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CD REVIEW -- Tommy Castro
GLT blues radio

Tommy Castro and the Painkillers

Stompin’ Ground

Alligator Records 

Tommy Castro Stompin Ground CD

By Robin Zimmerman

From barnstorming across the Midwest to Caribbean cruises and whirlwind European tours, Tommy Castro is one busy bluesman. But no matter how far he roams, Castro remains firmly rooted in the musical influences and street-wise mentality of his old neighborhood in San Jose, California.

Castro’s old ‘hood wasn’t the sun-splashed surf towns made famous by the Beach Boys. Coming of age during the late-sixties/early seventies, Castro grew up surrounded by Mexican low riders and hippie stoners. The music was equally diverse. There were soul songs blasting from the low rider’s 8-tracks while the hippie contingent favored blues, rock and Vietnam-era protest songs.

As he soaked in his neighborhood’s melting pot of music and culture, Castro developed an appreciation for a wide variety of artistic influences. He started on the guitar at the age of ten and cut his teeth on Eric Clapton, Elvin Bishop, Mike Bloomfield and others. He then moved on to a deep appreciation of blues masters like Muddy Waters, B.B. King and Elmore James. Thanks to the low rider’s repertoire, Castro picked up vocal tips from the likes of Ray Charles, Wilson Pickett and James Brown.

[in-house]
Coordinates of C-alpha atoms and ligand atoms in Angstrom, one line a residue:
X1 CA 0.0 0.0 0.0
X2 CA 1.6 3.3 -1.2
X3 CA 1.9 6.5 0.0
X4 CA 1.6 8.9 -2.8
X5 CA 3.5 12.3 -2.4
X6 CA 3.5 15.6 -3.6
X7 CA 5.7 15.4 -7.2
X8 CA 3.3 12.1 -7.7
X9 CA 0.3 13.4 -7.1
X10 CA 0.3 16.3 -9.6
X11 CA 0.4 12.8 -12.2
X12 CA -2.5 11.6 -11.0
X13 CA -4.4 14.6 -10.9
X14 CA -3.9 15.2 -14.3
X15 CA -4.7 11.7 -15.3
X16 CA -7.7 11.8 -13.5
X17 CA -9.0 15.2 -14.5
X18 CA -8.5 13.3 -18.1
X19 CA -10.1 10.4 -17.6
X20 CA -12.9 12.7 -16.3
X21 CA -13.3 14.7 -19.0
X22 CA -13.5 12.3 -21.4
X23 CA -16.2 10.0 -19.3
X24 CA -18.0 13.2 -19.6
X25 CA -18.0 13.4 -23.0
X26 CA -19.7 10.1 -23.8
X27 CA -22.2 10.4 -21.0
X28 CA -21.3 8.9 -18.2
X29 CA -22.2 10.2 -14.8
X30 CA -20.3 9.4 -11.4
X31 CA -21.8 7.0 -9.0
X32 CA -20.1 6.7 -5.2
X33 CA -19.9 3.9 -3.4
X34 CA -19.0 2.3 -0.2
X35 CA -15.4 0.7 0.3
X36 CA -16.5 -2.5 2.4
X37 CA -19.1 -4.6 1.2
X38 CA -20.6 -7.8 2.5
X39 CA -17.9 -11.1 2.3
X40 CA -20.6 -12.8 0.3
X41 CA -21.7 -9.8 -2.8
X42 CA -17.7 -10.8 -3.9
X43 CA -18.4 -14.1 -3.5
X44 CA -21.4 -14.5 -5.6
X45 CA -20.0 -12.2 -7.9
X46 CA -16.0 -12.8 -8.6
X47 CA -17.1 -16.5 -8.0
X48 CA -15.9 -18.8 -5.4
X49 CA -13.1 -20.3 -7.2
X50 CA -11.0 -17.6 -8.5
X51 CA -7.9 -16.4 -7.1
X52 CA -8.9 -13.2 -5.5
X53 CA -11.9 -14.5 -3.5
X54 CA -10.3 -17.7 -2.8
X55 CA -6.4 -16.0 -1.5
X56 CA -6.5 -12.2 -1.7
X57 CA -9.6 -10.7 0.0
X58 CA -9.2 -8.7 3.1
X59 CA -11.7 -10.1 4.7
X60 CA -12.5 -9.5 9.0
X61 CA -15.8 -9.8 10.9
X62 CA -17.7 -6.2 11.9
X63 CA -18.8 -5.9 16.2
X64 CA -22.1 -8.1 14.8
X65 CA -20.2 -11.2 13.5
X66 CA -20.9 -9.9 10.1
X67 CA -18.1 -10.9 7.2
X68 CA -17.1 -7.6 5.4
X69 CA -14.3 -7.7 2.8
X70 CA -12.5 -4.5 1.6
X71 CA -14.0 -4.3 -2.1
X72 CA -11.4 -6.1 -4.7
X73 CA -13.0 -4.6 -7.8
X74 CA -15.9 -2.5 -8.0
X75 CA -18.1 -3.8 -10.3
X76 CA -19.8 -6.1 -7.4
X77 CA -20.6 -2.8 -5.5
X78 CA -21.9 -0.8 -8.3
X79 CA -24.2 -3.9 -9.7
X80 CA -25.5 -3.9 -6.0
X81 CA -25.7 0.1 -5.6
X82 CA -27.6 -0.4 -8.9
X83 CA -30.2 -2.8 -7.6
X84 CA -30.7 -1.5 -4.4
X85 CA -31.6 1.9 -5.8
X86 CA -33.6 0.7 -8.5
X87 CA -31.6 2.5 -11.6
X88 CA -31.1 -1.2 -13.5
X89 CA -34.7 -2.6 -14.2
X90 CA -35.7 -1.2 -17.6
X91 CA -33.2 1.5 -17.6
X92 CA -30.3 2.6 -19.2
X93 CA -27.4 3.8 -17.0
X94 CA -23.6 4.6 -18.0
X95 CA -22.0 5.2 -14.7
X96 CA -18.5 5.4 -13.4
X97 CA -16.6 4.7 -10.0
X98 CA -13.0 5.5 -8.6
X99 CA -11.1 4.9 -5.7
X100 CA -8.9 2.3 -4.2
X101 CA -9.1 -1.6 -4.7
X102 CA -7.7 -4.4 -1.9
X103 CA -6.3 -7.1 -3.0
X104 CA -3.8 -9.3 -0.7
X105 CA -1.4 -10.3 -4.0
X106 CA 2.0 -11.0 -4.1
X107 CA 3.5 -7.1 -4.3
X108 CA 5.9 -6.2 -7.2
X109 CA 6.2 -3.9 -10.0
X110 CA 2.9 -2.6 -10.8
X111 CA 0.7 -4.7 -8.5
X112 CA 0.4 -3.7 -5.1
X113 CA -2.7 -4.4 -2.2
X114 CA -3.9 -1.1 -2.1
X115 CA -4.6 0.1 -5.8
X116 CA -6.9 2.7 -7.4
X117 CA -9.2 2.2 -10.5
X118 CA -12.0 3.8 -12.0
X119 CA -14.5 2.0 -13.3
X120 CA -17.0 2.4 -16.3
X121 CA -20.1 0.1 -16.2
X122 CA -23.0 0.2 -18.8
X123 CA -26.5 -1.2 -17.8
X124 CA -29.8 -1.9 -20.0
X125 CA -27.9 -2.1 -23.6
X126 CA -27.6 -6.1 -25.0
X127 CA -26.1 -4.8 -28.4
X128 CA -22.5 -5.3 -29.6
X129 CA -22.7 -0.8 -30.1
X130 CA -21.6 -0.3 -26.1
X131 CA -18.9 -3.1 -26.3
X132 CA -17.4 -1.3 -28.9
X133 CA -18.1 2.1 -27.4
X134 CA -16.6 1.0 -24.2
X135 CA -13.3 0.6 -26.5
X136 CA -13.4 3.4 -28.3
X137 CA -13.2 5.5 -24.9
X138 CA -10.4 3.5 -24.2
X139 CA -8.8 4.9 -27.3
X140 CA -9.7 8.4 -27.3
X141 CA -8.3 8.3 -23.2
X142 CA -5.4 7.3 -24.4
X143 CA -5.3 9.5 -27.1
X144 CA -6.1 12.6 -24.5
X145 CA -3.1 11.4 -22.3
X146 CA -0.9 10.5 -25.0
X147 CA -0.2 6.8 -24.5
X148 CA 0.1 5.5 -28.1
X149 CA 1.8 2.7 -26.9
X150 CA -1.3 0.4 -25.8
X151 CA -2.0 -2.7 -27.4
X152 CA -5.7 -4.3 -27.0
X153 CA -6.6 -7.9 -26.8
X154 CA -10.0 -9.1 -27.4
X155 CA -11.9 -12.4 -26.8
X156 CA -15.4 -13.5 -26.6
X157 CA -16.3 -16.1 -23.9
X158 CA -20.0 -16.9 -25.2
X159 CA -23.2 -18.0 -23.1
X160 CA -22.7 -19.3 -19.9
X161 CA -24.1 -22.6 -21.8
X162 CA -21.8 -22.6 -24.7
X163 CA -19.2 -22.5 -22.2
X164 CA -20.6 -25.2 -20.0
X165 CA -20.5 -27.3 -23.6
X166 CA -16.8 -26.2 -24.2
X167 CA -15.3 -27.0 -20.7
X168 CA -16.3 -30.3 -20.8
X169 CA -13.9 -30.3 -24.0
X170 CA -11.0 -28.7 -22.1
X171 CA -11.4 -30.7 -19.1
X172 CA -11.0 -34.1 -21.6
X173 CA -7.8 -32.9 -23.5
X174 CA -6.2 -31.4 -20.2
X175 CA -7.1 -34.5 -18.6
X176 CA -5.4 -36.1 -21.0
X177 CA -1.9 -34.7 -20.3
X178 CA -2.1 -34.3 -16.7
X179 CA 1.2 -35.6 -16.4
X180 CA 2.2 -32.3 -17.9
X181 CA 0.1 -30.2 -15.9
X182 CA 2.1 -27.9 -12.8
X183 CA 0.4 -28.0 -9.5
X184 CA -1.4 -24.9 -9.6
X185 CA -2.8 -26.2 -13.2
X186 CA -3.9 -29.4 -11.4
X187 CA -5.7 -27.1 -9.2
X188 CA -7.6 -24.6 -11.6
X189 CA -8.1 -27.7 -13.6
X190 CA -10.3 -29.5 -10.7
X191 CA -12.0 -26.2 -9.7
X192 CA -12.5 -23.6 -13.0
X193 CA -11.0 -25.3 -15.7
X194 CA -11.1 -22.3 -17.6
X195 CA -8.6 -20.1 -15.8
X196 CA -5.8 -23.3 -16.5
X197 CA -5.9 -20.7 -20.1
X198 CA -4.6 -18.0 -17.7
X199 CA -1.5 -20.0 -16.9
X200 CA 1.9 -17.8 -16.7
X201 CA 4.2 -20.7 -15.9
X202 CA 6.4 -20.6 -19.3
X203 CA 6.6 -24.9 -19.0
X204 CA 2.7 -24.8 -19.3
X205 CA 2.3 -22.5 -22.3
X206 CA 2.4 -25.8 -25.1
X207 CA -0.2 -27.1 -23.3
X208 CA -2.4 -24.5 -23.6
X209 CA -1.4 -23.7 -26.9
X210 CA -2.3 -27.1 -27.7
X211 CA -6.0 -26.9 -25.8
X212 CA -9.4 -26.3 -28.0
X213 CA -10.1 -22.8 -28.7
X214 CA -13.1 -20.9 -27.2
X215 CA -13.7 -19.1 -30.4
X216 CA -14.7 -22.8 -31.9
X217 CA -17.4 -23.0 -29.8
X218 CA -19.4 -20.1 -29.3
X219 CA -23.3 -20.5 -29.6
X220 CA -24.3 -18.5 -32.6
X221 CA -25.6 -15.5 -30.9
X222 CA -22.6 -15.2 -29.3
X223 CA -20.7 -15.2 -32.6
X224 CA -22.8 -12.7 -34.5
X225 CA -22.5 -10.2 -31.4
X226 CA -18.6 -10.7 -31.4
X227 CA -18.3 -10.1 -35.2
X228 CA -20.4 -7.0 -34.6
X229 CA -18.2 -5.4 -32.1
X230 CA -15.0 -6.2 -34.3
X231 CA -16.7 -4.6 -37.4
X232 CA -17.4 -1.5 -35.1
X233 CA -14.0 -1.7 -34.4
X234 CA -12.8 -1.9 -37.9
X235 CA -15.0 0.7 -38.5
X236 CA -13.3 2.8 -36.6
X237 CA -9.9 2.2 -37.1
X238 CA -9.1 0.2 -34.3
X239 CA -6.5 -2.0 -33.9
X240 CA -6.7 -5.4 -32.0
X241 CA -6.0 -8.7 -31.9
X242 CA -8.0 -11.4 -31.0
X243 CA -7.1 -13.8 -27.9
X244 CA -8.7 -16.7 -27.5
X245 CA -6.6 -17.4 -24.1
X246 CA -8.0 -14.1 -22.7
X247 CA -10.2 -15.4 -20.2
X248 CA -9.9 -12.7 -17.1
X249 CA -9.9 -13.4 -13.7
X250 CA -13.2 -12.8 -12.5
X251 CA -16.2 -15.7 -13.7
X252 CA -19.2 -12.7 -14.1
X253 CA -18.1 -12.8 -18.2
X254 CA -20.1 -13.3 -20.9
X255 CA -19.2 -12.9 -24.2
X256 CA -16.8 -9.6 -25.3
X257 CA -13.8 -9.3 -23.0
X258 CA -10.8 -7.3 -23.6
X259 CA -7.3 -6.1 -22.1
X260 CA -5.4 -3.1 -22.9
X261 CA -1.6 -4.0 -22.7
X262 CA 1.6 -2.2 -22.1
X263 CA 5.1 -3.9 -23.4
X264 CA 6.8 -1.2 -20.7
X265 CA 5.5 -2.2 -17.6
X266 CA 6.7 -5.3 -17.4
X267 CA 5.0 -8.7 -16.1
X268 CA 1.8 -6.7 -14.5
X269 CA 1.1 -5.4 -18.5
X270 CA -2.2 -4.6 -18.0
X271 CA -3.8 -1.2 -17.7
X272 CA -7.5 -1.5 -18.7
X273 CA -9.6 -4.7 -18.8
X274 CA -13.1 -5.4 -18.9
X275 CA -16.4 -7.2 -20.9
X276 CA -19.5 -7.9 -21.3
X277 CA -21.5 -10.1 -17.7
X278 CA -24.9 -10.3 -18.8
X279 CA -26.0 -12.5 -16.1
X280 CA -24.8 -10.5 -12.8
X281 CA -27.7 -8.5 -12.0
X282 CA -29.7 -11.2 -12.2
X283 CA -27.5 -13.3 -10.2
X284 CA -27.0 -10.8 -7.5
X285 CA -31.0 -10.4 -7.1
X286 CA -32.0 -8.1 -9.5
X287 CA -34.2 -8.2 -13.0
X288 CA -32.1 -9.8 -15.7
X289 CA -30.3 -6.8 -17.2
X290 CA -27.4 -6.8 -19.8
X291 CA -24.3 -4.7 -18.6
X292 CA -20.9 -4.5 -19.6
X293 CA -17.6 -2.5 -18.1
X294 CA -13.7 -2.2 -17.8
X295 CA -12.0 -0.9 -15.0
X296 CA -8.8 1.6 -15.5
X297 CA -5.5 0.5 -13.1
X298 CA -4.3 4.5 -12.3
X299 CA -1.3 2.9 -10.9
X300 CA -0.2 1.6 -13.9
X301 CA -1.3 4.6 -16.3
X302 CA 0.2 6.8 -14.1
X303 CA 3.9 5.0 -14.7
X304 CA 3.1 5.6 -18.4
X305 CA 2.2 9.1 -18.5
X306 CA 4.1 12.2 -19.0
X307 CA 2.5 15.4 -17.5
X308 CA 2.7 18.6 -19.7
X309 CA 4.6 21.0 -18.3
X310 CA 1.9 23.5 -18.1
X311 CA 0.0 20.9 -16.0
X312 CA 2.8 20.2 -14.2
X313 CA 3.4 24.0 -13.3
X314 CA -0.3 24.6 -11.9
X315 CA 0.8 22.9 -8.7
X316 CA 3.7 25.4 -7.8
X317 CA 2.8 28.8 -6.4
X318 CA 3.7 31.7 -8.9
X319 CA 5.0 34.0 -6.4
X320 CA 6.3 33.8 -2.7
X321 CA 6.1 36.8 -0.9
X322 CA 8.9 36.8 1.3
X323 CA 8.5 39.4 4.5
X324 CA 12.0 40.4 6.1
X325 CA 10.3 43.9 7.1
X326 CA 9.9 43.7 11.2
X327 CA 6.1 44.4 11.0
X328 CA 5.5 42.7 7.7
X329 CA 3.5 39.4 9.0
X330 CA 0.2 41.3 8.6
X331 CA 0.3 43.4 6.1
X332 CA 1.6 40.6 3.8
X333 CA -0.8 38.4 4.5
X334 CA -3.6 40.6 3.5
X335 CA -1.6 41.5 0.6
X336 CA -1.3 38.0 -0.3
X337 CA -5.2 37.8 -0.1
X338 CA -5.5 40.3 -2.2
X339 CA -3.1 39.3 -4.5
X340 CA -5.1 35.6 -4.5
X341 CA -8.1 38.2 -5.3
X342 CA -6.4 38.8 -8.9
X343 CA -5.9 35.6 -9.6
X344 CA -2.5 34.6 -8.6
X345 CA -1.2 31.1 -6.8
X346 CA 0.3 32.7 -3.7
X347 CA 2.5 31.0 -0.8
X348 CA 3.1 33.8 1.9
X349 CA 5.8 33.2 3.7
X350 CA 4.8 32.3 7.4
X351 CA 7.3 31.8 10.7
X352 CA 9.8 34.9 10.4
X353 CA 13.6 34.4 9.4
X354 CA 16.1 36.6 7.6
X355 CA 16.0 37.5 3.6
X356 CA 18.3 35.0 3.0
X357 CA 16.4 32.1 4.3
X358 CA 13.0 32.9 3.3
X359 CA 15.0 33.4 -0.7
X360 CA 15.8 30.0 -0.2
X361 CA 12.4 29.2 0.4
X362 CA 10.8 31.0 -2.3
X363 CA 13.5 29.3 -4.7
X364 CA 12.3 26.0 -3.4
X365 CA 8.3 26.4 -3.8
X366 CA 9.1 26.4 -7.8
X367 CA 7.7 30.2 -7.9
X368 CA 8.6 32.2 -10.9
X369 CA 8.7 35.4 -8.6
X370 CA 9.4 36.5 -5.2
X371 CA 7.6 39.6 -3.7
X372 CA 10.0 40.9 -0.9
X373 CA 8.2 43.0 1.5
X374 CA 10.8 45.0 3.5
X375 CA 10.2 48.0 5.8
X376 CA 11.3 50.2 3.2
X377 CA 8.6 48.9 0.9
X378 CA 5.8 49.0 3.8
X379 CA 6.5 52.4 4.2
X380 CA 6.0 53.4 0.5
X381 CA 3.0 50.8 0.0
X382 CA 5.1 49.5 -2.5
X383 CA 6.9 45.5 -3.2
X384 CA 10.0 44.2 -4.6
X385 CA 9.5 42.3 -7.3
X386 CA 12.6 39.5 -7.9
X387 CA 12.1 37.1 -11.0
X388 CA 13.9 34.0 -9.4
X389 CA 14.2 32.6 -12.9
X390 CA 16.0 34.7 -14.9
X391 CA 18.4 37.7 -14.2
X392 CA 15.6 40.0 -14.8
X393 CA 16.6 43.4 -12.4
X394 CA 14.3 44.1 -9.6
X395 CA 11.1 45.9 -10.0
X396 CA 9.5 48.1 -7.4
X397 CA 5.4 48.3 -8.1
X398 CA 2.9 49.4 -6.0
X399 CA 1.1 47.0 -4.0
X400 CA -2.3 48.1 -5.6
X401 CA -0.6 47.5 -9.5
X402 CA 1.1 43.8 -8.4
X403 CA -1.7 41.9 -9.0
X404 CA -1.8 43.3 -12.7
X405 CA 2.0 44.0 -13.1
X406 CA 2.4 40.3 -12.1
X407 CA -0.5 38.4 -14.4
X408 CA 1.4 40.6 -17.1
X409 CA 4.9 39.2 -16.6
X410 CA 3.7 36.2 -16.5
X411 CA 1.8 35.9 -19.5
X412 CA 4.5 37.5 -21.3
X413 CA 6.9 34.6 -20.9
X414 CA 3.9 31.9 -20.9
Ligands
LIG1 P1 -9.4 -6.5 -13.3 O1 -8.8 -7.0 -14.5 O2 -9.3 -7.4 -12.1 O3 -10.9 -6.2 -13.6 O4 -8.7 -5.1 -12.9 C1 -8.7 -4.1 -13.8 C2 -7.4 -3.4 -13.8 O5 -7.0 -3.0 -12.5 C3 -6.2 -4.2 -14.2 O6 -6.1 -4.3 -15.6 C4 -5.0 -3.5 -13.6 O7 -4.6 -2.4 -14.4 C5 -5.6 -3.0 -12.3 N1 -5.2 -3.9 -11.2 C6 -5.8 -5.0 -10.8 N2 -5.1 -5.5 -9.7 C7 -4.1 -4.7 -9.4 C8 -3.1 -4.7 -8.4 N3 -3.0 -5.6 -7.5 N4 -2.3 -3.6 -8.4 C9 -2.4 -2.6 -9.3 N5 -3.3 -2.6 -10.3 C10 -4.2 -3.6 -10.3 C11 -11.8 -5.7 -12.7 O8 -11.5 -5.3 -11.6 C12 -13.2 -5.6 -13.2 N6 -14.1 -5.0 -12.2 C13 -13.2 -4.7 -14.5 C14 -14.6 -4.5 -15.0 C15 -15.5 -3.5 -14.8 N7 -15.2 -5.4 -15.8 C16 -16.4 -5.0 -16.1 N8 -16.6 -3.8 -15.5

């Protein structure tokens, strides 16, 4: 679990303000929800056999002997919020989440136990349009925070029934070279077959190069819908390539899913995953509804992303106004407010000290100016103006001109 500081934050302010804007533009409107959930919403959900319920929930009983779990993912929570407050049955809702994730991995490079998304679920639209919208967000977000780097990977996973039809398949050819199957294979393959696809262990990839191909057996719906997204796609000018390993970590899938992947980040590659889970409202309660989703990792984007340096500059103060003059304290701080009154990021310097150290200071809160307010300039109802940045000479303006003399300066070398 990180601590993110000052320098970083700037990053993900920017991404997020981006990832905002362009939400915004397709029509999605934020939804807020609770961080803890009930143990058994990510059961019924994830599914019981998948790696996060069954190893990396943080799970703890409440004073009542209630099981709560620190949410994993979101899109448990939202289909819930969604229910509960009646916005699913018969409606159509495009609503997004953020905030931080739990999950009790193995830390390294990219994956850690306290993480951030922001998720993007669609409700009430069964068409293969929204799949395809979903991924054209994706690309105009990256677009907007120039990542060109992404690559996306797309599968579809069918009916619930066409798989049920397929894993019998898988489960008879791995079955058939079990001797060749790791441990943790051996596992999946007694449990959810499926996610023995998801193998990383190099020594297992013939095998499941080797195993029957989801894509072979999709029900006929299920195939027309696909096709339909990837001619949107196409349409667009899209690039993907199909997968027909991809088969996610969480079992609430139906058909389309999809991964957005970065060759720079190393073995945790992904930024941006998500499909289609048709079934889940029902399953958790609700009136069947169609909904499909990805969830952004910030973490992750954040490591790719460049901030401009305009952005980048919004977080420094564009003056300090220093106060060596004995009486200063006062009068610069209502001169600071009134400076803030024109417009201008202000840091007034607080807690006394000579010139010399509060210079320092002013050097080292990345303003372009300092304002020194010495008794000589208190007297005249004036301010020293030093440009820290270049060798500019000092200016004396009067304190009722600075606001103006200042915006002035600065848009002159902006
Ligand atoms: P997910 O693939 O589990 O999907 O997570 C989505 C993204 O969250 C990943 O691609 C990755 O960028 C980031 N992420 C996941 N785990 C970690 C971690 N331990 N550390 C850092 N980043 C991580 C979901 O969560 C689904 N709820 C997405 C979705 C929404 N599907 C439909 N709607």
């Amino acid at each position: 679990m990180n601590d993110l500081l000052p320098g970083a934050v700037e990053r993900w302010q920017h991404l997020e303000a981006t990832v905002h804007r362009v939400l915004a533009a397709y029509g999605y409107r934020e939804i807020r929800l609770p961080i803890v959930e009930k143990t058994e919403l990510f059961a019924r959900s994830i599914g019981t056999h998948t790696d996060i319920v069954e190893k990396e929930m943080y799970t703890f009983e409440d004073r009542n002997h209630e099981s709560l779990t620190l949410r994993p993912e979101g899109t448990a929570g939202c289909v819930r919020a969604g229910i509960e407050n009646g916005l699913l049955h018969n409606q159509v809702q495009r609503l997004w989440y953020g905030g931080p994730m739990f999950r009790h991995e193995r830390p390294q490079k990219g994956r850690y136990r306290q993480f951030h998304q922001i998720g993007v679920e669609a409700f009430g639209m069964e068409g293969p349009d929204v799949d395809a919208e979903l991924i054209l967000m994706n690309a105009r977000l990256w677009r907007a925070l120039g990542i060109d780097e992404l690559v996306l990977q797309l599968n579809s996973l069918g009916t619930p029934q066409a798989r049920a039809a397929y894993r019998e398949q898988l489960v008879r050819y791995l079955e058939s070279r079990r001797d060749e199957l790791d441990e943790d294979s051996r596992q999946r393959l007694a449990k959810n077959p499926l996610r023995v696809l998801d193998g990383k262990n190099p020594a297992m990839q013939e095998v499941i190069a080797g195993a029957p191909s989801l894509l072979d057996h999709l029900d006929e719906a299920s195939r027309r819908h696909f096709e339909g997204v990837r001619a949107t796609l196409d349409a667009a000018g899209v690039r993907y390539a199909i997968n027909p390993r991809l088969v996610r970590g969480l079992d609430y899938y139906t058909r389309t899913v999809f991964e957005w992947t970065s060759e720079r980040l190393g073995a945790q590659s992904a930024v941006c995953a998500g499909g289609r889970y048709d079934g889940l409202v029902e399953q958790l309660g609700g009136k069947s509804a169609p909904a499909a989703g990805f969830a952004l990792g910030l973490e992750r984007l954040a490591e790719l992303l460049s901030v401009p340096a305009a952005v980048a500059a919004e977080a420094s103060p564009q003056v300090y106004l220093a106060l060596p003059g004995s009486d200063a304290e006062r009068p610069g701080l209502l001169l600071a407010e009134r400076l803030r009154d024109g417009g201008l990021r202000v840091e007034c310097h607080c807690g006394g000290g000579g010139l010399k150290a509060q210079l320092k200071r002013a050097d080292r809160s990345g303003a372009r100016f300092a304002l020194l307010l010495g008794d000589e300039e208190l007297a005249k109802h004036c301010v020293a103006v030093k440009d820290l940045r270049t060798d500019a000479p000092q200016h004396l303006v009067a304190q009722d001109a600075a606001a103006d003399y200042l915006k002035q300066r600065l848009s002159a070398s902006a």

Castro was also lucky to live near San Francisco during the golden age of clubs like the Fillmore West and Winterland. He frequently made the trek there to hone his musical skills while learning first-hand how a live performance can electrify an audience.

This combination of street smarts, musical know-how and powerful performance skills helped Castro gain a devoted following over the years. He has recorded a rich variety of well-received CDs and opened for B.B. King’s summer concert tours in 2001 and 2002. He also received the Blues Foundation “Entertainer of the Year” award in 2010. This was in addition to other honors including “Blues Male Artist of the Year.”  

Despite all these lofty achievements, Castro remains true to his roots. His latest Alligator release, Stompin’ Ground is an homage to the home turf that shaped him and the musical influences that feed his soul. Like any “neighborhood guy,” Castro has a far-ranging roster of contacts and connections he has developed over the years.